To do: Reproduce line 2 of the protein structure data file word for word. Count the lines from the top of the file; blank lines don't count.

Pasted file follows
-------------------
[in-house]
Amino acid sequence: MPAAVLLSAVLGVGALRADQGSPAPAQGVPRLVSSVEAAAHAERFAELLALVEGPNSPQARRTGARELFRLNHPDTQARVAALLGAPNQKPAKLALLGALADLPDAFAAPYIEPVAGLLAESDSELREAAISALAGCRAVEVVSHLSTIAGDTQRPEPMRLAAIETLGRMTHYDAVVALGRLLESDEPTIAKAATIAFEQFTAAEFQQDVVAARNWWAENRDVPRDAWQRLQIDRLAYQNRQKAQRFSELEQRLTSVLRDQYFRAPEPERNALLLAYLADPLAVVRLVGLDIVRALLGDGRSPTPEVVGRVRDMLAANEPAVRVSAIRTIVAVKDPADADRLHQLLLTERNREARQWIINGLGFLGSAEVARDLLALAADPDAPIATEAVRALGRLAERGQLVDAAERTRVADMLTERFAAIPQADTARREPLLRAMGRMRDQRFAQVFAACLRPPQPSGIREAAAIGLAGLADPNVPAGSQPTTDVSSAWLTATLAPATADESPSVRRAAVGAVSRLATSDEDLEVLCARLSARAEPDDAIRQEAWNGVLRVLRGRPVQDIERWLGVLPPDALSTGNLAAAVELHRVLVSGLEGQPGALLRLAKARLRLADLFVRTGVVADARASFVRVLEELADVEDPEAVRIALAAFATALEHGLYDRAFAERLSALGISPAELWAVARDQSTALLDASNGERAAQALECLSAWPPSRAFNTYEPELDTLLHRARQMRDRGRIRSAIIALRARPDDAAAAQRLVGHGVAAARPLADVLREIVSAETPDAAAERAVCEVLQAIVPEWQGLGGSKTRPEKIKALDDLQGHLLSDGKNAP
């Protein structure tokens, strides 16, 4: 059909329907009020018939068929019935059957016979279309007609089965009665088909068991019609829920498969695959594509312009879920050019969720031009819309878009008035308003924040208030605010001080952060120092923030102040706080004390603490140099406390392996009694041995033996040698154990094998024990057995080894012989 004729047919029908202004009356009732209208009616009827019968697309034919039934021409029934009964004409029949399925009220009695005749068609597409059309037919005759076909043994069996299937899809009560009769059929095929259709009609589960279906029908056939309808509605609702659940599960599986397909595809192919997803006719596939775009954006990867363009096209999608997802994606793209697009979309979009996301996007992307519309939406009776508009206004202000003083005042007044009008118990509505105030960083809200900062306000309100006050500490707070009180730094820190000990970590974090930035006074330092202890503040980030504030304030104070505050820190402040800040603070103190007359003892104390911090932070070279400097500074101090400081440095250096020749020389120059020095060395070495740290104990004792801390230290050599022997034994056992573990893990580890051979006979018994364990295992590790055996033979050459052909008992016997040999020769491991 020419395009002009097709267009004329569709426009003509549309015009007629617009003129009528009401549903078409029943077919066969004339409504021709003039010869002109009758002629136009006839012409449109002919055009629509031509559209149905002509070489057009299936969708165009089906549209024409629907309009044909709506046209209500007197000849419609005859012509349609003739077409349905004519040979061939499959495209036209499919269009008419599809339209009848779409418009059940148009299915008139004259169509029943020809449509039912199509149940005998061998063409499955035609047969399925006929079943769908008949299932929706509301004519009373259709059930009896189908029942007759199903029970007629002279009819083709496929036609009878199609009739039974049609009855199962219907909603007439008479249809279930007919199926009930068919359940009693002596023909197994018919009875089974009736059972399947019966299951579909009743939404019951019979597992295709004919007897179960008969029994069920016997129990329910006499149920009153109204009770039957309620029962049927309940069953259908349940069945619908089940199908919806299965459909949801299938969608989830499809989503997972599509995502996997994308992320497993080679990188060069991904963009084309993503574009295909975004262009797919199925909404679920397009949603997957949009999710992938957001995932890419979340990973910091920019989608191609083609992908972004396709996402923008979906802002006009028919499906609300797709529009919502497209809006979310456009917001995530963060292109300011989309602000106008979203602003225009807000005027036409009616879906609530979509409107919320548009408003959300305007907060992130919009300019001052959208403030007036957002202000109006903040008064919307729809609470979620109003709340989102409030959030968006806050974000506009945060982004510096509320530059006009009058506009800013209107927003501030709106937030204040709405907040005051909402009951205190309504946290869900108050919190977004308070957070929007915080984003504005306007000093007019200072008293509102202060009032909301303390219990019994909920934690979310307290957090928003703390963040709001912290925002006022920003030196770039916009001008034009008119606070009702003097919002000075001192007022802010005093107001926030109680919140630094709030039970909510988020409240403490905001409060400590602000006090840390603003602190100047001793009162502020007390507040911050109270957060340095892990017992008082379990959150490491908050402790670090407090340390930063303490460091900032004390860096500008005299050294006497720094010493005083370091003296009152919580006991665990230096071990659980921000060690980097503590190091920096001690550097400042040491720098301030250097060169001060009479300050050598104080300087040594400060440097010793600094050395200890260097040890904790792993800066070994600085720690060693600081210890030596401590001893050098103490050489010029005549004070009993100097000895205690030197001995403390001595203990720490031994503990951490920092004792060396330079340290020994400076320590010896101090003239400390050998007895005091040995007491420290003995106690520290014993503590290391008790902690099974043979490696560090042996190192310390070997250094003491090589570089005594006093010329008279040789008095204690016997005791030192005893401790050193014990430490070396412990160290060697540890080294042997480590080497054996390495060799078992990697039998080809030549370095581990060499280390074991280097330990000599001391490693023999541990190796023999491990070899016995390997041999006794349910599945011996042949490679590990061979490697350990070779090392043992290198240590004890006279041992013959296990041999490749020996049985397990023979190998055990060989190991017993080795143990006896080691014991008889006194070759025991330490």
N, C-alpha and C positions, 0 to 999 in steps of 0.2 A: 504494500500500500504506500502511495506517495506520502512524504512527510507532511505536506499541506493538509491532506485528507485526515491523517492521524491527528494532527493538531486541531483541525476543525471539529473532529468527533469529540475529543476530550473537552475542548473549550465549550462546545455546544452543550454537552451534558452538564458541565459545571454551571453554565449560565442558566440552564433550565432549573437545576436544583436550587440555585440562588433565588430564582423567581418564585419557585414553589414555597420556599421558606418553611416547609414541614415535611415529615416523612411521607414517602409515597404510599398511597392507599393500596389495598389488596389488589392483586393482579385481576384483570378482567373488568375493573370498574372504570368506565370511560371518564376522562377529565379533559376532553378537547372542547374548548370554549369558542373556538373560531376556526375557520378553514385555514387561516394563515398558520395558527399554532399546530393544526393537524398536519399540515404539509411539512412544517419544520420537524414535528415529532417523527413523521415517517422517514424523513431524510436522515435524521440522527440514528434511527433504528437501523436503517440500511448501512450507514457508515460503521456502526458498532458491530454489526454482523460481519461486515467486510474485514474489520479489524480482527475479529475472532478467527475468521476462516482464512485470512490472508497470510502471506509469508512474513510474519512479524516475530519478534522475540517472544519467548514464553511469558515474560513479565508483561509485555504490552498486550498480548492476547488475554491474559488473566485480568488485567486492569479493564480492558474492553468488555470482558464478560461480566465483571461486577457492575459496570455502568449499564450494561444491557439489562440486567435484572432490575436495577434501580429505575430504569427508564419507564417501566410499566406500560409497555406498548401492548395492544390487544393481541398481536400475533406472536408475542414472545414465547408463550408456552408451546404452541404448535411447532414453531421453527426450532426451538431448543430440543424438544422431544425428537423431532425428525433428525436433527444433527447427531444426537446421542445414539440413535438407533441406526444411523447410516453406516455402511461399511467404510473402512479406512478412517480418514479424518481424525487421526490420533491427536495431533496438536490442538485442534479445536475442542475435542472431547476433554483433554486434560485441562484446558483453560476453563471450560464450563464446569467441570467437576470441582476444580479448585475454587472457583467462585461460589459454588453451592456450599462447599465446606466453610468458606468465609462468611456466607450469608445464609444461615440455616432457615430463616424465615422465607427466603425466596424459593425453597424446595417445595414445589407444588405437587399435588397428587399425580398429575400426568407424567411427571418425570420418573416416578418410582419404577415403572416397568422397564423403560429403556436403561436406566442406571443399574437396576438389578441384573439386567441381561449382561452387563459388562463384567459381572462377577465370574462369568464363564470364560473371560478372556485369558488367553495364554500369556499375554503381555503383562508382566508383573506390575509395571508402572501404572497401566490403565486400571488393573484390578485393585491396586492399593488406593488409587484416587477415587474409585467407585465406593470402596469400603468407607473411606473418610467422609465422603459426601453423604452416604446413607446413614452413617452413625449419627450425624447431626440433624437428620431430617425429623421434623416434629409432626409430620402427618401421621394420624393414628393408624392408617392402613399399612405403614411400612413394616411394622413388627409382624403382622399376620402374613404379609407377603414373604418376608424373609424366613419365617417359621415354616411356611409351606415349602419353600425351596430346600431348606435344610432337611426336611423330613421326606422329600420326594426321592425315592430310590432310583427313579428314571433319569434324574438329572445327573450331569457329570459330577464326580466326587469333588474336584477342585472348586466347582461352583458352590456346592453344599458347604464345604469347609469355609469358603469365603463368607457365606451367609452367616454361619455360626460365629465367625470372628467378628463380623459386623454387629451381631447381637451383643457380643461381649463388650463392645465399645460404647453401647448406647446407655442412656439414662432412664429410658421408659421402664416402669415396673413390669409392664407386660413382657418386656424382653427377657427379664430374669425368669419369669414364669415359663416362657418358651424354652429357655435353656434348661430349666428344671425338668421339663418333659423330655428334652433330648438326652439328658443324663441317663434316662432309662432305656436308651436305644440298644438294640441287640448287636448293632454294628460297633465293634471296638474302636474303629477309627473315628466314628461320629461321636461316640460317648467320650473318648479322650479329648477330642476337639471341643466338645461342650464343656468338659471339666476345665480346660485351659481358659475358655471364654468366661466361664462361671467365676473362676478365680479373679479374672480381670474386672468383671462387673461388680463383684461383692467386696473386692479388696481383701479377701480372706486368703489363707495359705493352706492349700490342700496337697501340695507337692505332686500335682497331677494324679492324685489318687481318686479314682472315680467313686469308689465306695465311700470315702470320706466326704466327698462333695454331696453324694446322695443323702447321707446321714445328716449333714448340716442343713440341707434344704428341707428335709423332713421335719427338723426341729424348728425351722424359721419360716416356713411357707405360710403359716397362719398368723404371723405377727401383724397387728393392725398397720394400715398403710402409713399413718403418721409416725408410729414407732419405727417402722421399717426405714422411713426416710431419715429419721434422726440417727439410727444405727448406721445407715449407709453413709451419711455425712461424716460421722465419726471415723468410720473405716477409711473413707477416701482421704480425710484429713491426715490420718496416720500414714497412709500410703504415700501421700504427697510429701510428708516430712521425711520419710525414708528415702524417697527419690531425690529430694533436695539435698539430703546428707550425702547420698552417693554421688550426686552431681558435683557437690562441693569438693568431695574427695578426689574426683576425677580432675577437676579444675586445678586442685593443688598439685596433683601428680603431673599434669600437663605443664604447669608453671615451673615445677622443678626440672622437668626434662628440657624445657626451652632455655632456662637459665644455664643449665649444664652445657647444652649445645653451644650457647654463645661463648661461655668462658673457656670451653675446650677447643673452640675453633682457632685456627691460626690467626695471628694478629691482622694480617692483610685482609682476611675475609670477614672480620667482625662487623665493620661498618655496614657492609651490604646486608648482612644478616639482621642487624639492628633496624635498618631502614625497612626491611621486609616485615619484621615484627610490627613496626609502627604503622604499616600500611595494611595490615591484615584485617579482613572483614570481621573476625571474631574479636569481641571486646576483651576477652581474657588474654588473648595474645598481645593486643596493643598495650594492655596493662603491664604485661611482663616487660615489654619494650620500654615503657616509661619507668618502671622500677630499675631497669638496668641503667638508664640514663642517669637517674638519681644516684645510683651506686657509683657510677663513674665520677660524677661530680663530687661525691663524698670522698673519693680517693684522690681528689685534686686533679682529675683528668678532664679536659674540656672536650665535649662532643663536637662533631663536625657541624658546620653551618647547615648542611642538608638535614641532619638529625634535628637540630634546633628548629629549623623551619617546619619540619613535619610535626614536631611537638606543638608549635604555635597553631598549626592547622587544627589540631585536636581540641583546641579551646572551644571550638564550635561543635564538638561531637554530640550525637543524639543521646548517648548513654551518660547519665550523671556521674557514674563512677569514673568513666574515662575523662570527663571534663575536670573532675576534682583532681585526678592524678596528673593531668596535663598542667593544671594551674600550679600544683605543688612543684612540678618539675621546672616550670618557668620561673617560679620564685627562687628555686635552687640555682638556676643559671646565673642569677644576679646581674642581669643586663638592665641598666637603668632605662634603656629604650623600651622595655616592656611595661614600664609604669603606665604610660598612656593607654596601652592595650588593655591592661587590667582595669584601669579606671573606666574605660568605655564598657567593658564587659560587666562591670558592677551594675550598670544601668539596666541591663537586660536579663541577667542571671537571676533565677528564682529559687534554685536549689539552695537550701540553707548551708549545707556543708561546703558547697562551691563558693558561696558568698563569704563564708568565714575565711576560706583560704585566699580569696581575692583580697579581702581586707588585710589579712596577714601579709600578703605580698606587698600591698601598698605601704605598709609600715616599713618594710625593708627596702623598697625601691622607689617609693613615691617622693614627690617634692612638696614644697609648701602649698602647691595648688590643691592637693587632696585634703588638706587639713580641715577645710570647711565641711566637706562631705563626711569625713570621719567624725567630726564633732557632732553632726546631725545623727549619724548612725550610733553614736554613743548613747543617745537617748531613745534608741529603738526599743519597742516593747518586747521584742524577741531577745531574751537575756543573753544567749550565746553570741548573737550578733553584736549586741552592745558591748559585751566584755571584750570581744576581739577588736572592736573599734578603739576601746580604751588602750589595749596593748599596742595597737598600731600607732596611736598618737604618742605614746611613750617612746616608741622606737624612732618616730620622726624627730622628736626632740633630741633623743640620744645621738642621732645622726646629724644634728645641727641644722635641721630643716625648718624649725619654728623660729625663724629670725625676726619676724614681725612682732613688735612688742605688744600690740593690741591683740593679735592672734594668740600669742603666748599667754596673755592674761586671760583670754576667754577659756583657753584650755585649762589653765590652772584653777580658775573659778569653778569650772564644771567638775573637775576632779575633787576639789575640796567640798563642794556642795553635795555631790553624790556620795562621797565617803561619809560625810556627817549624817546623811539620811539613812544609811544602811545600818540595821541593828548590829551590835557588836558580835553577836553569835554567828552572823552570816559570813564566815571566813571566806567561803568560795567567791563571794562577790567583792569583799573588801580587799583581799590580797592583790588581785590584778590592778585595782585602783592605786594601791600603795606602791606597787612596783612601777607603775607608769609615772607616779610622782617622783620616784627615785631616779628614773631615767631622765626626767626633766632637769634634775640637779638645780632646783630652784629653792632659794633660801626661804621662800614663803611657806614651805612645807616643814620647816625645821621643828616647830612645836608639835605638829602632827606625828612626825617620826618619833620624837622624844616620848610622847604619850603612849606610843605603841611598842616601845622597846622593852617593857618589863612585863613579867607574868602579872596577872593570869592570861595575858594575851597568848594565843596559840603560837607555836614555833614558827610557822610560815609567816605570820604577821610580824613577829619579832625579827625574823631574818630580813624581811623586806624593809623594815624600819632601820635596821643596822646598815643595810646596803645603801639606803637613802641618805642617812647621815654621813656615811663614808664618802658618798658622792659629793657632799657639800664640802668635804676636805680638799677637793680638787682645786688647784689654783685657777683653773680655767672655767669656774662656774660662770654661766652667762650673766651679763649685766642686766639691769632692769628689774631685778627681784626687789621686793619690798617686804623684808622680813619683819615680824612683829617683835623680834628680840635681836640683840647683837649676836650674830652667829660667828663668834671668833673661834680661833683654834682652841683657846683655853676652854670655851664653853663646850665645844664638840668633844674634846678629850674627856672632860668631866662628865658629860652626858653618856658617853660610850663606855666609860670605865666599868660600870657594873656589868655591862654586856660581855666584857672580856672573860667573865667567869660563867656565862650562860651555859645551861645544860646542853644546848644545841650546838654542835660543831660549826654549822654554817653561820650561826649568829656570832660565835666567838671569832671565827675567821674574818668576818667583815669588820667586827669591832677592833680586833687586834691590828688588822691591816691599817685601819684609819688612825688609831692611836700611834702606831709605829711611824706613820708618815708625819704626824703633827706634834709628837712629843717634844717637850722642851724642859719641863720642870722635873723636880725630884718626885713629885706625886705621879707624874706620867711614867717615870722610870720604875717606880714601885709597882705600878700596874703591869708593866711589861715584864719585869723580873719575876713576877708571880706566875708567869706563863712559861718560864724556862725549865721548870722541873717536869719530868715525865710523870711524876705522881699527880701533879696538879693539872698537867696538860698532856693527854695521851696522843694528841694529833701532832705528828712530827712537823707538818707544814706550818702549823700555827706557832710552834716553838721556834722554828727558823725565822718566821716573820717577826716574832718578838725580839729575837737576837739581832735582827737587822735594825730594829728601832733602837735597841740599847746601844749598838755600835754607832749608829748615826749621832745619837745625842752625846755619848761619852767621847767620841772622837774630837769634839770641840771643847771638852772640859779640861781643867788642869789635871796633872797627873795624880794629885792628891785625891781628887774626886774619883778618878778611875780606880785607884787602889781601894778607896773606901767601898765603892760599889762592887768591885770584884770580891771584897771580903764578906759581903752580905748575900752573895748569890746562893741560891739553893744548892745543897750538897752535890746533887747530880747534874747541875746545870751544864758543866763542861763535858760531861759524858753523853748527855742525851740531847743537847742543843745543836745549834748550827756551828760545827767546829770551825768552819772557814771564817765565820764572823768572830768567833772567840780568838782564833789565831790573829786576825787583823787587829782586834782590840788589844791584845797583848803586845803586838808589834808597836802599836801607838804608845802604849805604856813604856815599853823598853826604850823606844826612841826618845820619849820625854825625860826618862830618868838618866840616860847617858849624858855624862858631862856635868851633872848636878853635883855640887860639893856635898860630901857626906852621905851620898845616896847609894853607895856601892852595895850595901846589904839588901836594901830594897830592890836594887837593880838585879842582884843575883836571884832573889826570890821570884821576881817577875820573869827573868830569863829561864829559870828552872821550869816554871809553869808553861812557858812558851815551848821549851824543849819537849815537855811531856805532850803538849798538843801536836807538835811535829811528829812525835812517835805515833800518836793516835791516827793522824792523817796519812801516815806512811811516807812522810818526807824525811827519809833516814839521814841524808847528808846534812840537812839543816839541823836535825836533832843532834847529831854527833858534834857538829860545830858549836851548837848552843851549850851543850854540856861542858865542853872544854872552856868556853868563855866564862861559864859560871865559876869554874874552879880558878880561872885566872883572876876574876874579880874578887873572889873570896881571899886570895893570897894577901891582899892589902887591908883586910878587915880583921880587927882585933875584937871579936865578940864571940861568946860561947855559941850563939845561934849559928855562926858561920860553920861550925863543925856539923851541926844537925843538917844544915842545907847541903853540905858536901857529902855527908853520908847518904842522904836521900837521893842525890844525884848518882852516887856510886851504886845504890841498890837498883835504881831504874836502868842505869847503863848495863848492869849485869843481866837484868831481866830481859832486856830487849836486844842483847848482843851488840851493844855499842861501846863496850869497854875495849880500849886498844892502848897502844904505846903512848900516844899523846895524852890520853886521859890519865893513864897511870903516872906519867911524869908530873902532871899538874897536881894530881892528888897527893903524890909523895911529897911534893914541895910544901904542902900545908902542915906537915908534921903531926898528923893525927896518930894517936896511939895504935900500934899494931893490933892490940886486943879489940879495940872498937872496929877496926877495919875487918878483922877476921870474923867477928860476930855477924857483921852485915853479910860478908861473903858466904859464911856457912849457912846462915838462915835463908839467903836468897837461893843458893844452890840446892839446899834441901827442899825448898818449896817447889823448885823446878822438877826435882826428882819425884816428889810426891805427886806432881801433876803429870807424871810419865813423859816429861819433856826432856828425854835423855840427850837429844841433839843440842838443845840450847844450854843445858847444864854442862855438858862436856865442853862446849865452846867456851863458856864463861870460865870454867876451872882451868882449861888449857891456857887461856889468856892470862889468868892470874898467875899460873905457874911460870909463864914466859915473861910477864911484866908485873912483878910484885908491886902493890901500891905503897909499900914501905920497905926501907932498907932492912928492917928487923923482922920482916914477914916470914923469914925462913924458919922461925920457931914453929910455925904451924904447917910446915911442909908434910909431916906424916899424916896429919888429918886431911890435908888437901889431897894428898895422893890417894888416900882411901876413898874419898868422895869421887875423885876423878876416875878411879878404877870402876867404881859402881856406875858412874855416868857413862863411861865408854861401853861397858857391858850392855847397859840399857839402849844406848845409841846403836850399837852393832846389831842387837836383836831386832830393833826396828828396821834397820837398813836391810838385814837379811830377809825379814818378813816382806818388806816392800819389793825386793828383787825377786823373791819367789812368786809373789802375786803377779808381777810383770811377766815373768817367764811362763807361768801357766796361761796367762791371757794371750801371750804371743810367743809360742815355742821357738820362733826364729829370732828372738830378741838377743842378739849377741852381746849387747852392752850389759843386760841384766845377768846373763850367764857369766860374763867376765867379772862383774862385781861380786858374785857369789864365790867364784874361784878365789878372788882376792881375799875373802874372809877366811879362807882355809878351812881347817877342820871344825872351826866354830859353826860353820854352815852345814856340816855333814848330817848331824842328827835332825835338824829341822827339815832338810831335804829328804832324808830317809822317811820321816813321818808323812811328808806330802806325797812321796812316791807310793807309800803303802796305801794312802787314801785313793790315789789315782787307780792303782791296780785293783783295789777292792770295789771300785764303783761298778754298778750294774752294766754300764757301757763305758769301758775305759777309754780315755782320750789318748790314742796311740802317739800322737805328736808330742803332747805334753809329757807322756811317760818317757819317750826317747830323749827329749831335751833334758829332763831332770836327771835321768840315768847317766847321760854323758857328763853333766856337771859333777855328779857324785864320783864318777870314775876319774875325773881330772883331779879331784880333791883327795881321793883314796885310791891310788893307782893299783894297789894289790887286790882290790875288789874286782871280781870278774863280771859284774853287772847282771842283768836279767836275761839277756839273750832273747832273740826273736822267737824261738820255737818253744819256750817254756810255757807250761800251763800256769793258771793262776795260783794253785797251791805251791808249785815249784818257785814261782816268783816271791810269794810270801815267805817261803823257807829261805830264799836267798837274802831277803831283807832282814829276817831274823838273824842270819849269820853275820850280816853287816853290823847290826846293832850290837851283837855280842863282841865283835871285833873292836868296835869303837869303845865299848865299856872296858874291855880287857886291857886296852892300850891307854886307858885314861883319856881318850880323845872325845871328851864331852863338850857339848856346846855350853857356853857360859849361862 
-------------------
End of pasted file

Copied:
Amino acid sequence: MPAAVLLSAVLGVGALRADQGSPAPAQGVPRLVSSVEAAAHAERFAELLALVEGPNSPQARRTGARELFRLNHPDTQARVAALLGAPNQKPAKLALLGALADLPDAFAAPYIEPVAGLLAESDSELREAAISALAGCRAVEVVSHLSTIAGDTQRPEPMRLAAIETLGRMTHYDAVVALGRLLESDEPTIAKAATIAFEQFTAAEFQQDVVAARNWWAENRDVPRDAWQRLQIDRLAYQNRQKAQRFSELEQRLTSVLRDQYFRAPEPERNALLLAYLADPLAVVRLVGLDIVRALLGDGRSPTPEVVGRVRDMLAANEPAVRVSAIRTIVAVKDPADADRLHQLLLTERNREARQWIINGLGFLGSAEVARDLLALAADPDAPIATEAVRALGRLAERGQLVDAAERTRVADMLTERFAAIPQADTARREPLLRAMGRMRDQRFAQVFAACLRPPQPSGIREAAAIGLAGLADPNVPAGSQPTTDVSSAWLTATLAPATADESPSVRRAAVGAVSRLATSDEDLEVLCARLSARAEPDDAIRQEAWNGVLRVLRGRPVQDIERWLGVLPPDALSTGNLAAAVELHRVLVSGLEGQPGALLRLAKARLRLADLFVRTGVVADARASFVRVLEELADVEDPEAVRIALAAFATALEHGLYDRAFAERLSALGISPAELWAVARDQSTALLDASNGERAAQALECLSAWPPSRAFNTYEPELDTLLHRARQMRDRGRIRSAIIALRARPDDAAAAQRLVGHGVAAARPLADVLREIVSAETPDAAAERAVCEVLQAIVPEWQGLGGSKTRPEKIKALDDLQGHLLSDGKNAP